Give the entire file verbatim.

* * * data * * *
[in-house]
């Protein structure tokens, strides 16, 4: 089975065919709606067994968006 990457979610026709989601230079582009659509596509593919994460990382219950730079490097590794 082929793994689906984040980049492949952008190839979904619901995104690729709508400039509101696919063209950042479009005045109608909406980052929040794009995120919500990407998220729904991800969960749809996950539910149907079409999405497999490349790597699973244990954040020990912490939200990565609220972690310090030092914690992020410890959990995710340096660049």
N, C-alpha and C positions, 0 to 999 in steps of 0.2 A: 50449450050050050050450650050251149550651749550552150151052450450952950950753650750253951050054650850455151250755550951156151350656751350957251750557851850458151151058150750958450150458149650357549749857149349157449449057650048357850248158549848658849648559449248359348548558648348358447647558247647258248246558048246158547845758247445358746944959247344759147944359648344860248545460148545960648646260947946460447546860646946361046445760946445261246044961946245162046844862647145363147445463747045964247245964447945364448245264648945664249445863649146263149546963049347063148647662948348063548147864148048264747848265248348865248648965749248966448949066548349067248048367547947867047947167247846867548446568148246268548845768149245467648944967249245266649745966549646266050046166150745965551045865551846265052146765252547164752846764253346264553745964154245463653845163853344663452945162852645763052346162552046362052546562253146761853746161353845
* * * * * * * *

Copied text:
[in-house]
């Protein structure tokens, strides 16, 4: 089975065919709606067994968006 990457979610026709989601230079582009659509596509593919994460990382219950730079490097590794 082929793994689906984040980049492949952008190839979904619901995104690729709508400039509101696919063209950042479009005045109608909406980052929040794009995120919500990407998220729904991800969960749809996950539910149907079409999405497999490349790597699973244990954040020990912490939200990565609220972690310090030092914690992020410890959990995710340096660049």
N, C-alpha and C positions, 0 to 999 in steps of 0.2 A: 50449450050050050050450650050251149550651749550552150151052450450952950950753650750253951050054650850455151250755550951156151350656751350957251750557851850458151151058150750958450150458149650357549749857149349157449449057650048357850248158549848658849648559449248359348548558648348358447647558247647258248246558048246158547845758247445358746944959247344759147944359648344860248545460148545960648646260947946460447546860646946361046445760946445261246044961946245162046844862647145363147445463747045964247245964447945364448245264648945664249445863649146263149546963049347063148647662948348063548147864148048264747848265248348865248648965749248966448949066548349067248048367547947867047947167247846867548446568148246268548845768149245467648944967249245266649745966549646266050046166150745965551045865551846265052146765252547164752846764253346264553745964154245463653845163853344663452945162852645763052346162552046362052546562253146761853746161353845